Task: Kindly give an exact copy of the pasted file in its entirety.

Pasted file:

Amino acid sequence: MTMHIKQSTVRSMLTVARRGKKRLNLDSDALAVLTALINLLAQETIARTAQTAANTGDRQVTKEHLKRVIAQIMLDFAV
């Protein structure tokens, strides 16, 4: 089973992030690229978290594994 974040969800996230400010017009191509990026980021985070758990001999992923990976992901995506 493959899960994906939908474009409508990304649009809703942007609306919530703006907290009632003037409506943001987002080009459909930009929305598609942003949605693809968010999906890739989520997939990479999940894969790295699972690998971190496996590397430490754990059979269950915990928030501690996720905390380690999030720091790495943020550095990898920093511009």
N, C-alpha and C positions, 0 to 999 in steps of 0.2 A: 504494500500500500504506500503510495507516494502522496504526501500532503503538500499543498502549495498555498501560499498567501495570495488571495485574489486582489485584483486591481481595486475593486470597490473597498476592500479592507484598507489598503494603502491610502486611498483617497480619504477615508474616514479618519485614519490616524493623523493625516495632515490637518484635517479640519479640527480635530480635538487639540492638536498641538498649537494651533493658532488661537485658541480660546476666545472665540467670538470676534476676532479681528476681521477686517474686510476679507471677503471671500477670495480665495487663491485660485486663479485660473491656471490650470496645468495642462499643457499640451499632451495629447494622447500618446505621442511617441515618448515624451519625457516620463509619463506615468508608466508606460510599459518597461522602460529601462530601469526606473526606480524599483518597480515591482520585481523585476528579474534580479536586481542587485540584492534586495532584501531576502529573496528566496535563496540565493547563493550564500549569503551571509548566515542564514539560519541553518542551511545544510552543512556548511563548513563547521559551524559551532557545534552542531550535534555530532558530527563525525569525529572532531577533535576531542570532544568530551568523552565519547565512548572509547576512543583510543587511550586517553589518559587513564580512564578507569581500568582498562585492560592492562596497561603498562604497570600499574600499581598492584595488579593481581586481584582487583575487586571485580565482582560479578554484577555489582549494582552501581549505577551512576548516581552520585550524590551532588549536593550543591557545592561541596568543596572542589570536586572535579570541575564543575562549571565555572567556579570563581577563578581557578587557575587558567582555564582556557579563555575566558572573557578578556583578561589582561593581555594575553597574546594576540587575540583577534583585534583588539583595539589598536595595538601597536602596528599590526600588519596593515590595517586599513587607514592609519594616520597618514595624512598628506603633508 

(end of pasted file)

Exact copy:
Amino acid sequence: MTMHIKQSTVRSMLTVARRGKKRLNLDSDALAVLTALINLLAQETIARTAQTAANTGDRQVTKEHLKRVIAQIMLDFAV
């Protein structure tokens, strides 16, 4: 089973992030690229978290594994 974040969800996230400010017009191509990026980021985070758990001999992923990976992901995506 493959899960994906939908474009409508990304649009809703942007609306919530703006907290009632003037409506943001987002080009459909930009929305598609942003949605693809968010999906890739989520997939990479999940894969790295699972690998971190496996590397430490754990059979269950915990928030501690996720905390380690999030720091790495943020550095990898920093511009």
N, C-alpha and C positions, 0 to 999 in steps of 0.2 A: 504494500500500500504506500503510495507516494502522496504526501500532503503538500499543498502549495498555498501560499498567501495570495488571495485574489486582489485584483486591481481595486475593486470597490473597498476592500479592507484598507489598503494603502491610502486611498483617497480619504477615508474616514479618519485614519490616524493623523493625516495632515490637518484635517479640519479640527480635530480635538487639540492638536498641538498649537494651533493658532488661537485658541480660546476666545472665540467670538470676534476676532479681528476681521477686517474686510476679507471677503471671500477670495480665495487663491485660485486663479485660473491656471490650470496645468495642462499643457499640451499632451495629447494622447500618446505621442511617441515618448515624451519625457516620463509619463506615468508608466508606460510599459518597461522602460529601462530601469526606473526606480524599483518597480515591482520585481523585476528579474534580479536586481542587485540584492534586495532584501531576502529573496528566496535563496540565493547563493550564500549569503551571509548566515542564514539560519541553518542551511545544510552543512556548511563548513563547521559551524559551532557545534552542531550535534555530532558530527563525525569525529572532531577533535576531542570532544568530551568523552565519547565512548572509547576512543583510543587511550586517553589518559587513564580512564578507569581500568582498562585492560592492562596497561603498562604497570600499574600499581598492584595488579593481581586481584582487583575487586571485580565482582560479578554484577555489582549494582552501581549505577551512576548516581552520585550524590551532588549536593550543591557545592561541596568543596572542589570536586572535579570541575564543575562549571565555572567556579570563581577563578581557578587557575587558567582555564582556557579563555575566558572573557578578556583578561589582561593581555594575553597574546594576540587575540583577534583585534583588539583595539589598536595595538601597536602596528599590526600588519596593515590595517586599513587607514592609519594616520597618514595624512598628506603633508 